9-24-99 through 9-27-99 James flies to Vancouver Island, British Columbia, to train with Sabine Kells. When he returns, he tells me it was worth every penny. He learned so much while he was there. Even though we had previously studied the books and tried so hard to do a correct trim, he said that we didn't even have a clue what we were doing! Without hands-on experience, it is next to impossible to trim the hoof in such a seemingly drastic way! Even though his training was short, Sabine had given James the tools he needed to get started. Not only mental tools, but also German hoof knives, the only kind that can be made sharp enough for a Strasser trim!
9-28-99 James trims Inty's left front foot (the bad foot). It is simply amazing-when he is done, she literally has a brand new hoof. I am in shock at how much hoof he was able to remove.
Over the next several days, he slowly finishes the first round of the trim on all her feet. This trim is very time-consuming, especially for the beginner, and very meticulous in its details. And it is almost never-ending (there is always something else to work on) which is why they recommend trimming at least twice a week. Most of the trims simply involve refining your last trim.
The daily ritual of Inty's care since we began the Strasser method is quite simple. She is kept in a large, dry-lot "pasture" with a herd of other horses. She is fed free-choice grass hay, a small amount of alfalfa hay, a couple pounds of whole oats, free choice minerals and salt. She is hand-walked twice a day (using a whip when necessary to force her to walk) for at least 20 minutes at a time. (Ideally, exercise should be even more than that--I was only making a couple miles a day and the goal is up to 15 miles a day!) All four feet are soaked daily in water or mud for 20 minutes, and her left forefoot with the grooved area and any abscessing feet are soaked in a bucket of water mixed with apple cider vinegar. She is trimmed almost constantly at first, but as she recovers, trims are cut down to just once a week.
Upon Sabine's advice, I have discontinued all feed supplements. These did include Farrier's Formula, MSM and thyroid medicine (the thyroid medicine was discontinued very slowly). Given natural living conditions, Sabine feels all these things are unnecessary. The only supplements should be free-choice minerals and salt.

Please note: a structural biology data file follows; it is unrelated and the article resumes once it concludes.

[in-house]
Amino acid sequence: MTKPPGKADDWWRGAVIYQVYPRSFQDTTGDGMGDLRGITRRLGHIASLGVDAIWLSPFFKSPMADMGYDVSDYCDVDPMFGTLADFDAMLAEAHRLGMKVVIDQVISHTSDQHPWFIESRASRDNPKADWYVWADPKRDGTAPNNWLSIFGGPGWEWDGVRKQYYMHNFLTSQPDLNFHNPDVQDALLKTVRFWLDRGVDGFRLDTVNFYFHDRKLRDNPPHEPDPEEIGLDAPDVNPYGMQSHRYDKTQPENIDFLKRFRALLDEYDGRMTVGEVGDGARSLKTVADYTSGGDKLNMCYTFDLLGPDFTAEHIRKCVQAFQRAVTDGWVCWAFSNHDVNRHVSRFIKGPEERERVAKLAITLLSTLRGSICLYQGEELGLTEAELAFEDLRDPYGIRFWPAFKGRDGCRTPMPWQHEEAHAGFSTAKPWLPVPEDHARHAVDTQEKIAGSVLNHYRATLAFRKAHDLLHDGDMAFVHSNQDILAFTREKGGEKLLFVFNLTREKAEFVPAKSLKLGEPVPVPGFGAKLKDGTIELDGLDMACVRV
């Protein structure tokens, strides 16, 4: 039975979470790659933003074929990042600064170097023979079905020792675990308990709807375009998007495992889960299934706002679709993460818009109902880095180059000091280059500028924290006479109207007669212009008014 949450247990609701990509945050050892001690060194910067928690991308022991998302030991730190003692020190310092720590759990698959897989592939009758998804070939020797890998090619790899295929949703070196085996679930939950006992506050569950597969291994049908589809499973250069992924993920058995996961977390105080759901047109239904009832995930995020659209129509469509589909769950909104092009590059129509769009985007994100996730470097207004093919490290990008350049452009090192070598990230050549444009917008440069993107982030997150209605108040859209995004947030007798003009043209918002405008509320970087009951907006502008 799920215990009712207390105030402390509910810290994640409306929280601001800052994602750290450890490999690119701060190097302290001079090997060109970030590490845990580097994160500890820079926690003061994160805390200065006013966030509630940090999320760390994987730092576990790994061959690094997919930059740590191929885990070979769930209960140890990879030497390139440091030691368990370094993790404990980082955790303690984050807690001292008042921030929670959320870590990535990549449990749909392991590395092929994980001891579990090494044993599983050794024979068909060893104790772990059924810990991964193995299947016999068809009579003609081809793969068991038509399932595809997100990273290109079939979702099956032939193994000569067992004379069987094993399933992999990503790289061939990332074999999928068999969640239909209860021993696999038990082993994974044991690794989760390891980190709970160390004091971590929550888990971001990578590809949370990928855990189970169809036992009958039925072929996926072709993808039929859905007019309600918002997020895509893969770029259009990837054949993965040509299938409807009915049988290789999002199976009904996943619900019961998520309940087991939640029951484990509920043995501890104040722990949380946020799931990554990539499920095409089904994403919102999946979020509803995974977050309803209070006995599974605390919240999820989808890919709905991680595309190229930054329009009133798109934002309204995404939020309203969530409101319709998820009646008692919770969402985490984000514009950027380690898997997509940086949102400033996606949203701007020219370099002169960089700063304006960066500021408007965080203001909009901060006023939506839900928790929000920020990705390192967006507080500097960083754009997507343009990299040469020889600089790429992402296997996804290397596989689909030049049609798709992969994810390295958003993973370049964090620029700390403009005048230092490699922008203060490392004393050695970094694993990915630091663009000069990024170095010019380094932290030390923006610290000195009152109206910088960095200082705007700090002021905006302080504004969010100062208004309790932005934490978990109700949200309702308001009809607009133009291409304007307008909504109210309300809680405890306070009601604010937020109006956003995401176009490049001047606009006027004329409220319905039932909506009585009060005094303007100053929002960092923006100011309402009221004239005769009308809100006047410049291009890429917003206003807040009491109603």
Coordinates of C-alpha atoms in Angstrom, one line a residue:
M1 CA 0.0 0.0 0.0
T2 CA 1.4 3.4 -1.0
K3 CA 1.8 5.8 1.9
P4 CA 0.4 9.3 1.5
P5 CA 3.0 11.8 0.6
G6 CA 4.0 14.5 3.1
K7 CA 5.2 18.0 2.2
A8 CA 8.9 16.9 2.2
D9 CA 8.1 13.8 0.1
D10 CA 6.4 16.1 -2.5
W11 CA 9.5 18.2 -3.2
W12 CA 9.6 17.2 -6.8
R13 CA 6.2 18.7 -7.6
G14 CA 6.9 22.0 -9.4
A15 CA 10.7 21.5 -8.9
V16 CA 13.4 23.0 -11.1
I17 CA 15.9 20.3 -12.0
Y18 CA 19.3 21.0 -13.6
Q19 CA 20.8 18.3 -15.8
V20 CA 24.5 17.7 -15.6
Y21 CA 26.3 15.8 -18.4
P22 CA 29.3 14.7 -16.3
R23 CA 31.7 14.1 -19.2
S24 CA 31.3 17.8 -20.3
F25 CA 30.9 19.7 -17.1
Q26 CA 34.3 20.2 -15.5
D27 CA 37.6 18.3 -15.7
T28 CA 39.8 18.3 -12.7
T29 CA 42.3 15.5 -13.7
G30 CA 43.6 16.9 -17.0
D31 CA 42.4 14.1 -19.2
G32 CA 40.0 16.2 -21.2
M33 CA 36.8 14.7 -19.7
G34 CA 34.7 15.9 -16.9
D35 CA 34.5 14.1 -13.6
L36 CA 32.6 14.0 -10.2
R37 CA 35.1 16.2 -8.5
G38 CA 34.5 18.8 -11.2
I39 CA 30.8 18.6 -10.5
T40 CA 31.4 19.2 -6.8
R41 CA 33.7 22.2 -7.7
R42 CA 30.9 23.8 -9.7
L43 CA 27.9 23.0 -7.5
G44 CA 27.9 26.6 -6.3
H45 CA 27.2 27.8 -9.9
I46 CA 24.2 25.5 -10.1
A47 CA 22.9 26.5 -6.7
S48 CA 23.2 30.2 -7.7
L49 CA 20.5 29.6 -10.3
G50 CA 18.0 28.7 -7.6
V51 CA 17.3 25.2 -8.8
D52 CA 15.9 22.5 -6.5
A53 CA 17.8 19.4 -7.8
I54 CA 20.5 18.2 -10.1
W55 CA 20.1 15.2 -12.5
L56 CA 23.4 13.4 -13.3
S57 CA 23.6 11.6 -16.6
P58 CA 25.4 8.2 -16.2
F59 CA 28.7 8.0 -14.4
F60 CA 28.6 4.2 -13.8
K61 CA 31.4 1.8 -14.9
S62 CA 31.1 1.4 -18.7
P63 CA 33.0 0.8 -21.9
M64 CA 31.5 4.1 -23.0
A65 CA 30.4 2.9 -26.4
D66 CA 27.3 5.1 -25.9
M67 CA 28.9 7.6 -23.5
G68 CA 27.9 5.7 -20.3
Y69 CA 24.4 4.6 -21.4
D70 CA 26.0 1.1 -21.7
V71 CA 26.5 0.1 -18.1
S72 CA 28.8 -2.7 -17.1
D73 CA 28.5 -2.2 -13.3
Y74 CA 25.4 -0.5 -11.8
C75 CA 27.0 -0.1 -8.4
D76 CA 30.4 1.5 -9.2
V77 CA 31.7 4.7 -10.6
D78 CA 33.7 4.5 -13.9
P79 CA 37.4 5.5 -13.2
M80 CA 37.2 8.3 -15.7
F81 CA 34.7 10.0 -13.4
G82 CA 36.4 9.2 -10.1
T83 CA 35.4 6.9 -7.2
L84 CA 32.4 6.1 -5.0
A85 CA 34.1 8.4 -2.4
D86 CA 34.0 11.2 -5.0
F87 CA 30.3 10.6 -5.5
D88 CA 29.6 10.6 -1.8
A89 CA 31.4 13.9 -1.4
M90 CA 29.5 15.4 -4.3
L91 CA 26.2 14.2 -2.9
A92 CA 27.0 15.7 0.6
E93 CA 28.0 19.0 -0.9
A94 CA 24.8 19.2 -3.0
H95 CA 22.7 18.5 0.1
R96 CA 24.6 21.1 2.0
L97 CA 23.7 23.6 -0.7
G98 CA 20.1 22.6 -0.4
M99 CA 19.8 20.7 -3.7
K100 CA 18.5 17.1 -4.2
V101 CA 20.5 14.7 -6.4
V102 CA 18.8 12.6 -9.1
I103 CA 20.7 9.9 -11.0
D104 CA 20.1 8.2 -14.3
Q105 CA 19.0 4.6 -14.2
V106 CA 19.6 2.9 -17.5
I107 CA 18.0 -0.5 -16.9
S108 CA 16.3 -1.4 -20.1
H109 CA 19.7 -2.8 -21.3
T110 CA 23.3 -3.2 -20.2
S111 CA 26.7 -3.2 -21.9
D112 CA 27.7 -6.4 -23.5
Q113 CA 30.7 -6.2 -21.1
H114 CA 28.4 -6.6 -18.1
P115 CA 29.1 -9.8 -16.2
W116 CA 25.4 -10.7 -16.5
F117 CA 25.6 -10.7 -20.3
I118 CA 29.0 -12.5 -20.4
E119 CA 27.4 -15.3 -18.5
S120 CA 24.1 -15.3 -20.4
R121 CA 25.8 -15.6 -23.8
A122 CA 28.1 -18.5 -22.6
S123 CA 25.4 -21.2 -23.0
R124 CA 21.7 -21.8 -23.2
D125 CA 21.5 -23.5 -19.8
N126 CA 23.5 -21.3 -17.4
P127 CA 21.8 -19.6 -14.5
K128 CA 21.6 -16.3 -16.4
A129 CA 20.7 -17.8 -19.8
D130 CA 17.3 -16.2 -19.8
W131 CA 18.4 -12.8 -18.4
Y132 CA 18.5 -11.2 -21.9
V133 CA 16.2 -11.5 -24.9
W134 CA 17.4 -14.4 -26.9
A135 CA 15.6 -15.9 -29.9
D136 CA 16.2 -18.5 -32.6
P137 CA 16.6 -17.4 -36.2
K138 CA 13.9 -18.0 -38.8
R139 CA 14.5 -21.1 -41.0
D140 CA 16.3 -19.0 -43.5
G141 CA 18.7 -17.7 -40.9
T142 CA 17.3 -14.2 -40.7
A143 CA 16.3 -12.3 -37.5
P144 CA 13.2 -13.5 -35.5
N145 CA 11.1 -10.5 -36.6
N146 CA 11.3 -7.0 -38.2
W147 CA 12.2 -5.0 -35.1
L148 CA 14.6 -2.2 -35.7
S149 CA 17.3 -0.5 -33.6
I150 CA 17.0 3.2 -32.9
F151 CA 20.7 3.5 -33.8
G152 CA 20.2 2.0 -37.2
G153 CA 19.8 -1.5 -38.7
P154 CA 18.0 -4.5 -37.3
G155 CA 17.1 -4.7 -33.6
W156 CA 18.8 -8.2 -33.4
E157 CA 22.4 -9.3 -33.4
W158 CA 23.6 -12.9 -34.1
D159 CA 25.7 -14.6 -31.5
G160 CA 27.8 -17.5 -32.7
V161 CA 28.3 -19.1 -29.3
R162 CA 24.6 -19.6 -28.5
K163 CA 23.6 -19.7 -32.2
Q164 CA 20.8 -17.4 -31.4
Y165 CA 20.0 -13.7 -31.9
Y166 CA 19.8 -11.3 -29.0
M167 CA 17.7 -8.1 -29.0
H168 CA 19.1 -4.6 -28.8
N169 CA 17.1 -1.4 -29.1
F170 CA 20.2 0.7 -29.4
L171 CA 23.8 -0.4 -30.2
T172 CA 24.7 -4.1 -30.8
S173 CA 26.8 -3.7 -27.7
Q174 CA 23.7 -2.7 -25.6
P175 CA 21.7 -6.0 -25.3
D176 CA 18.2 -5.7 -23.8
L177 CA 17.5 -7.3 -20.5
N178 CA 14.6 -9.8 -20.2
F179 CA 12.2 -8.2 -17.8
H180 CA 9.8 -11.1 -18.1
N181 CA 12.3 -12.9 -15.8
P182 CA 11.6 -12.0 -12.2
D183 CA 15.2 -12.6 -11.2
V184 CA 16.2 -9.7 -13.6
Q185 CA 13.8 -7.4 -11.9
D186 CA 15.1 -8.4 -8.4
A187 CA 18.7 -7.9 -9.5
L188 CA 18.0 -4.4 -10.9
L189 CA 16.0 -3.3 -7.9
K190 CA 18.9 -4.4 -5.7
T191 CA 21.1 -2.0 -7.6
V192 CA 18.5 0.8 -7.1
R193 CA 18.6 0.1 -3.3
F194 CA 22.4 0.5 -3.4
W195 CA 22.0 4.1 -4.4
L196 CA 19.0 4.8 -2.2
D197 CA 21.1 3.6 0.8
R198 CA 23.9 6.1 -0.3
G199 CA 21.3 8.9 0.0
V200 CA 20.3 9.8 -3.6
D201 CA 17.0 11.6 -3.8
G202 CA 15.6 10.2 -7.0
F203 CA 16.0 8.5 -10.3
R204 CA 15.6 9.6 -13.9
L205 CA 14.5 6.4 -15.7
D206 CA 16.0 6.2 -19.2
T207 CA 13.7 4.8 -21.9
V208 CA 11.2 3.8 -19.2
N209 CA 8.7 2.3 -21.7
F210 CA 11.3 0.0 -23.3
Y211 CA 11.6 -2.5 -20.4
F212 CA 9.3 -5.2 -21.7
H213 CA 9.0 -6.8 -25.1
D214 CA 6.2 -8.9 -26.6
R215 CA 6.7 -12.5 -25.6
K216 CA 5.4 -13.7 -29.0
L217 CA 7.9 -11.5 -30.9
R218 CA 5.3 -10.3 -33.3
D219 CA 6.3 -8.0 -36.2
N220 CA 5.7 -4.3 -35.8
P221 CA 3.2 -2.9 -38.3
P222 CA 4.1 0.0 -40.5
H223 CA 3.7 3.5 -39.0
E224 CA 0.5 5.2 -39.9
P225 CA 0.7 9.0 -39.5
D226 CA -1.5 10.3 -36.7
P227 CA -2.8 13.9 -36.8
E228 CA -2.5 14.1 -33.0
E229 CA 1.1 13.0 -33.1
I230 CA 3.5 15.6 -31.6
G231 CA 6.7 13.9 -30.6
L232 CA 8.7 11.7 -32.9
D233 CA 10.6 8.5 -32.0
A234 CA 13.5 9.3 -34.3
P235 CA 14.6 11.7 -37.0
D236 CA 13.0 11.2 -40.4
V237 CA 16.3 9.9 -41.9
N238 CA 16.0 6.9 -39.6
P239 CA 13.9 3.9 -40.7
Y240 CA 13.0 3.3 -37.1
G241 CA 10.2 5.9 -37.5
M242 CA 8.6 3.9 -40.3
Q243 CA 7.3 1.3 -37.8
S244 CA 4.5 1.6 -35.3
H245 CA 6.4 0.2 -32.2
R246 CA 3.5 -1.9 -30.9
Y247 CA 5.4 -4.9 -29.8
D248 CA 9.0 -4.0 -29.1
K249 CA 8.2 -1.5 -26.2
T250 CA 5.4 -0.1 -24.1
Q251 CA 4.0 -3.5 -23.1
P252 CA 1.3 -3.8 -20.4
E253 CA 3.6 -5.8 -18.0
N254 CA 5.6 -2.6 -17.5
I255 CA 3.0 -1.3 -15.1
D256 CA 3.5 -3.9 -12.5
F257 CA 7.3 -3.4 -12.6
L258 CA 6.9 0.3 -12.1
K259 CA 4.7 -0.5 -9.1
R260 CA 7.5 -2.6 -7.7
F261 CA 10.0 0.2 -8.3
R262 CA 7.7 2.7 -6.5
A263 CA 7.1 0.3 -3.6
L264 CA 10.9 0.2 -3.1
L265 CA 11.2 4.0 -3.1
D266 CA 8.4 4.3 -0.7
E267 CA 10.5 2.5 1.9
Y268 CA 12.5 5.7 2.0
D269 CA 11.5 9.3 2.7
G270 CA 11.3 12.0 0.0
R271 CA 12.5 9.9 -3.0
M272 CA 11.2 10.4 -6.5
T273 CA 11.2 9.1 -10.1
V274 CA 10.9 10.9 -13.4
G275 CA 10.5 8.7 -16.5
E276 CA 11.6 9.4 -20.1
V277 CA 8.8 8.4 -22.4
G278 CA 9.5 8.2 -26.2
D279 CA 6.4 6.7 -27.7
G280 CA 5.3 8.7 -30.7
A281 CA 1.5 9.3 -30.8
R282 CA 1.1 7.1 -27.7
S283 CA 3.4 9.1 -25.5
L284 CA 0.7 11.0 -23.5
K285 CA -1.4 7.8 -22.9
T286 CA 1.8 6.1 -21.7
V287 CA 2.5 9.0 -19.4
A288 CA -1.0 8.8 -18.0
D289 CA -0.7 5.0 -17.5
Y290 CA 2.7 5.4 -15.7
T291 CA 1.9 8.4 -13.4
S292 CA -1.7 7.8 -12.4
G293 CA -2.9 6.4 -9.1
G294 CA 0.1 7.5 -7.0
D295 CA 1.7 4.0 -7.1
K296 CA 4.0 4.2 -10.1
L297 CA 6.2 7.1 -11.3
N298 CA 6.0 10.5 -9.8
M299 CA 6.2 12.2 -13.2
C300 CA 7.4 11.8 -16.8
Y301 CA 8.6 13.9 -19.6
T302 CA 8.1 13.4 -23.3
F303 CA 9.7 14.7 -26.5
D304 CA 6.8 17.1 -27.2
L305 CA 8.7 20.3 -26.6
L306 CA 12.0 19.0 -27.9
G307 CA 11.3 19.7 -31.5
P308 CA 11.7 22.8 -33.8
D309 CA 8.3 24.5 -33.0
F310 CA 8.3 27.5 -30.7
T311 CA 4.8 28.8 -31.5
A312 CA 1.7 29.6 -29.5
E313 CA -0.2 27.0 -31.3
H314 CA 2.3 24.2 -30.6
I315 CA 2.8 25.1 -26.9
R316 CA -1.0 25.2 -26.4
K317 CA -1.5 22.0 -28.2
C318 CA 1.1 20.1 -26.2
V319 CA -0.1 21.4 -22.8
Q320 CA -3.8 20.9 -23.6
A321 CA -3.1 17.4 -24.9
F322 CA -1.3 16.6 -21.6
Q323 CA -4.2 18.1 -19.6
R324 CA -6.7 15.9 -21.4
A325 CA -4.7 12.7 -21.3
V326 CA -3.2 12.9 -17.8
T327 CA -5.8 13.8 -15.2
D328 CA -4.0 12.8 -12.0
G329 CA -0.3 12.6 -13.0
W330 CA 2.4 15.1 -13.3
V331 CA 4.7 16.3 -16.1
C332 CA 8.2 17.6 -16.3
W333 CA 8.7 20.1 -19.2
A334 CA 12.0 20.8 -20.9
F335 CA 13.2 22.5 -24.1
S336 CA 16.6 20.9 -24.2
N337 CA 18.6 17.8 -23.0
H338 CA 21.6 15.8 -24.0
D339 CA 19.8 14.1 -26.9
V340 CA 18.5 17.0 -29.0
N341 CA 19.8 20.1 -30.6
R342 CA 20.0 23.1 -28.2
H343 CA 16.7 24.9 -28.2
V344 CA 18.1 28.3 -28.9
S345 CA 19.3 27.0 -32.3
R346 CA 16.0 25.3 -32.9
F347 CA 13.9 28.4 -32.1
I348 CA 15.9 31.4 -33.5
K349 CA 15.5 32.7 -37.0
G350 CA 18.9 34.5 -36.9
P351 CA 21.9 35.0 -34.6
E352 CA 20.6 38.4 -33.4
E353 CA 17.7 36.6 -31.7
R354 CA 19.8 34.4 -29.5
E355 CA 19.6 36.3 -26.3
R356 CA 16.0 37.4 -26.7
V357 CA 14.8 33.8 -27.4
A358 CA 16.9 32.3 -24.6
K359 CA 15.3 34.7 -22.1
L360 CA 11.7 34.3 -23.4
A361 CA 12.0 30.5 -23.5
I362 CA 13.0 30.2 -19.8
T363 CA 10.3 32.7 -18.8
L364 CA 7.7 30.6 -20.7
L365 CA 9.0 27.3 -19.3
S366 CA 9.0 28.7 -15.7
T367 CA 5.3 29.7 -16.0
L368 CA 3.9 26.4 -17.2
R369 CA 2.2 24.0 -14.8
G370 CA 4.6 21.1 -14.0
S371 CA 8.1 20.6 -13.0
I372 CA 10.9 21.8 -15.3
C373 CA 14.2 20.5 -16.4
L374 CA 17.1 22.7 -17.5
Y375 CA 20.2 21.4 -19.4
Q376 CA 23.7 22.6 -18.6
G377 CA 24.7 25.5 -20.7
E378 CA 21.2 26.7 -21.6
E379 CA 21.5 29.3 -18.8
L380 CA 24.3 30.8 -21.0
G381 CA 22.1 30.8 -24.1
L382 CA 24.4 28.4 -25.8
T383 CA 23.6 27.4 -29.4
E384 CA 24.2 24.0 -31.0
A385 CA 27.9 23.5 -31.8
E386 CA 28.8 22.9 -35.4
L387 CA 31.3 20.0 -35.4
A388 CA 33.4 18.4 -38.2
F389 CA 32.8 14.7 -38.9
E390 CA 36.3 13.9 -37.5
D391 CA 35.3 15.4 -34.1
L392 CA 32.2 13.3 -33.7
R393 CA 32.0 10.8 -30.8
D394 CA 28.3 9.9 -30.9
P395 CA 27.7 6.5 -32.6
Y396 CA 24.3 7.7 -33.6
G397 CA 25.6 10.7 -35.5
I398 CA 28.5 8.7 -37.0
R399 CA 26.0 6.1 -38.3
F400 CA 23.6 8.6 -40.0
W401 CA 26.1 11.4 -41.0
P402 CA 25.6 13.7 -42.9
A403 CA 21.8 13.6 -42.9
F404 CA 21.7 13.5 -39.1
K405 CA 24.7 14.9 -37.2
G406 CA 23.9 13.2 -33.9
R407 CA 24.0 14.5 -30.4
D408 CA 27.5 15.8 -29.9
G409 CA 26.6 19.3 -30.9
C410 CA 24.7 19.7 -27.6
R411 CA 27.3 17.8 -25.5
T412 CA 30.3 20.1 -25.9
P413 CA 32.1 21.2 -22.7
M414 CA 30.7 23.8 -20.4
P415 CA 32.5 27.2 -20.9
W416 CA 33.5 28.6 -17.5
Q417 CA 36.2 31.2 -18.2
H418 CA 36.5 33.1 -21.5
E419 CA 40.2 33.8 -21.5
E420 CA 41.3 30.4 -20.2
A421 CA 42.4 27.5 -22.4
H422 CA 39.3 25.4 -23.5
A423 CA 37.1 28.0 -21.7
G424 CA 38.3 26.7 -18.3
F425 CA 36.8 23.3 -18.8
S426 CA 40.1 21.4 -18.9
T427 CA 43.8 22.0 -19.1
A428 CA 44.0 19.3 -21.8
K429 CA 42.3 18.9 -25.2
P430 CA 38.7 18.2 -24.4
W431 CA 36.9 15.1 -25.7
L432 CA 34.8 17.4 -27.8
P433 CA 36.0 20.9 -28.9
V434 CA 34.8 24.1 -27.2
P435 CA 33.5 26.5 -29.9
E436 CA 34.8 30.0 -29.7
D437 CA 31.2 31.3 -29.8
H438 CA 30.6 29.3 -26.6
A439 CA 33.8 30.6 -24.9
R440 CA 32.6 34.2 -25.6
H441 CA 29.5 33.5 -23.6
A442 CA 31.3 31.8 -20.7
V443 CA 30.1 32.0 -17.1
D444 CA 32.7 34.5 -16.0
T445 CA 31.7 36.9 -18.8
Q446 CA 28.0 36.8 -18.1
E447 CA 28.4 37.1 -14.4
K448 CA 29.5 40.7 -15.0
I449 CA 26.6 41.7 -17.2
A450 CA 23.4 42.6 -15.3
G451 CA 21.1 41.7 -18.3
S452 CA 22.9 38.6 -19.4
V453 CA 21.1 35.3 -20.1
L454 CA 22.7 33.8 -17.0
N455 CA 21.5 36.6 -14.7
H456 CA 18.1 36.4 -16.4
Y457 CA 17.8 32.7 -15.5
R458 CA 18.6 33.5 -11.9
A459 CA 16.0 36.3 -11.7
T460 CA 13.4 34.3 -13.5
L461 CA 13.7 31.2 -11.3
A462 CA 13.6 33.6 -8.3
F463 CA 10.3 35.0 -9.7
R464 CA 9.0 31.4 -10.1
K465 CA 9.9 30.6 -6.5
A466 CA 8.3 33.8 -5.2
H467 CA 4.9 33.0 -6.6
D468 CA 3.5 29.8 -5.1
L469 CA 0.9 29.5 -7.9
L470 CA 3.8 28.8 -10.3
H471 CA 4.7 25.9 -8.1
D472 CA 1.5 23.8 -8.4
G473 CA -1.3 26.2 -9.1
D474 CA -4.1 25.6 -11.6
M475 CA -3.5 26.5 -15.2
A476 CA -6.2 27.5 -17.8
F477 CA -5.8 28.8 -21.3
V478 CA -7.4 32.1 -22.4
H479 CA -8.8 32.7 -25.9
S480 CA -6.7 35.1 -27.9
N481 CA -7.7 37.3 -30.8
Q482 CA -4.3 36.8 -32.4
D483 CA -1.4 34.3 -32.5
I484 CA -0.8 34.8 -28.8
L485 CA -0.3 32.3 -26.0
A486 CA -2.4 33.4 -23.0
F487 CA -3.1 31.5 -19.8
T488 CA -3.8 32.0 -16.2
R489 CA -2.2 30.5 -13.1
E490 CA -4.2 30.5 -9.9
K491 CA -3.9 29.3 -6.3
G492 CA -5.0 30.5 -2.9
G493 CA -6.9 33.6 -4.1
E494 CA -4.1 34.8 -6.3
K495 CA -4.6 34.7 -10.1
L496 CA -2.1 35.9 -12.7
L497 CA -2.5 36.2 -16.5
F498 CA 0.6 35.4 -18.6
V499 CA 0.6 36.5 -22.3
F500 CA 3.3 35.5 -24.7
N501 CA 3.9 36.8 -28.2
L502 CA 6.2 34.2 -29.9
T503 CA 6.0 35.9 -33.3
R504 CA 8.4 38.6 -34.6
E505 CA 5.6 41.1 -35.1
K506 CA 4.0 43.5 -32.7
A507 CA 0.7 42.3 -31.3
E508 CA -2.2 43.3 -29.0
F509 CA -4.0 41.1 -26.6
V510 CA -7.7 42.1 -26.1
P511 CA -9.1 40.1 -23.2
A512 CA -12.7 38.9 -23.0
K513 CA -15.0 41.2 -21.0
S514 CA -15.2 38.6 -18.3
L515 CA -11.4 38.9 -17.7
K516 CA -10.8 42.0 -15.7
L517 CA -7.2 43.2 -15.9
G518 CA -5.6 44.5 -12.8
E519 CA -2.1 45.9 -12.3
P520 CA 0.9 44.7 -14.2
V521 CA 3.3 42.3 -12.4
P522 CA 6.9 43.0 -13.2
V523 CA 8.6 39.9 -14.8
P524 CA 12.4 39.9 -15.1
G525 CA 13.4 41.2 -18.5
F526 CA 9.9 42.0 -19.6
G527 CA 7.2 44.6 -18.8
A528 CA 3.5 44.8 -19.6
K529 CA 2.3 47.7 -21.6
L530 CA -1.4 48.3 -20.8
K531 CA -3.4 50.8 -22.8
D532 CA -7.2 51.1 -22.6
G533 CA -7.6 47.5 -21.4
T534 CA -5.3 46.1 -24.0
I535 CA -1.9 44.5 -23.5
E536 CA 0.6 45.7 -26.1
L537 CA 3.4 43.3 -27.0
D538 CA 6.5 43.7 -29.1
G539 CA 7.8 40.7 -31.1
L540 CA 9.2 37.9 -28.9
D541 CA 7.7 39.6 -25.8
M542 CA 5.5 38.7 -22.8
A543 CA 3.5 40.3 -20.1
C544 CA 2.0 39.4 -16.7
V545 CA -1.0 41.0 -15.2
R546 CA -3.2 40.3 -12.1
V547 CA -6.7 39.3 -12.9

The Abscessing Phase (from Bad to Worse?)
Right after the trim, expect the abscessing phase to begin. The trim sets into motion and accelerates the healing processes, and this involves the excretion of all the dead tissue inside the foundered hoof. There is simply no other way for the body to get rid of this necrotic hoof tissue, so abscesses form all around the hoof capsule, the coronary band, the sole, even the pastern. This is probably the hardest period to get through! You know you are on the path to recovery, yet your horse seems worse. At this point, you really need some Strasser support people to hold your hand. The abscesses make you feel like you are regressing, but you're really making progress!
After the full trims, Inty was more sore and began to severely swell up in her left front leg. I was also worried about her weight, since she had lost so much weight and her ribs were really sticking out badly.
10-8-99 Receive Propolis Tincture from Sabine and begin applying it to her open area (grooving) on left front hoof. The grooving area had not healed up after 2 1/2 months of being an open, oozing wound. It wasn't until I began applying the Propolis that it finally healed.
10-9-99 When I arrive, her entire left front leg is even more swollen! I begin to walk her, and when I look down I see her coronary band on the outside of the hoof looks funny. I touch it, and it bursts open, bleeding - an abscess must have just burst open. We continue walking, and she improves, and the abscess continues to drain. I soak the foot for a couple hours, and note how much more comfortable she appears to be, finally putting weight on the left front, and able to stand without so much shifting to the rear.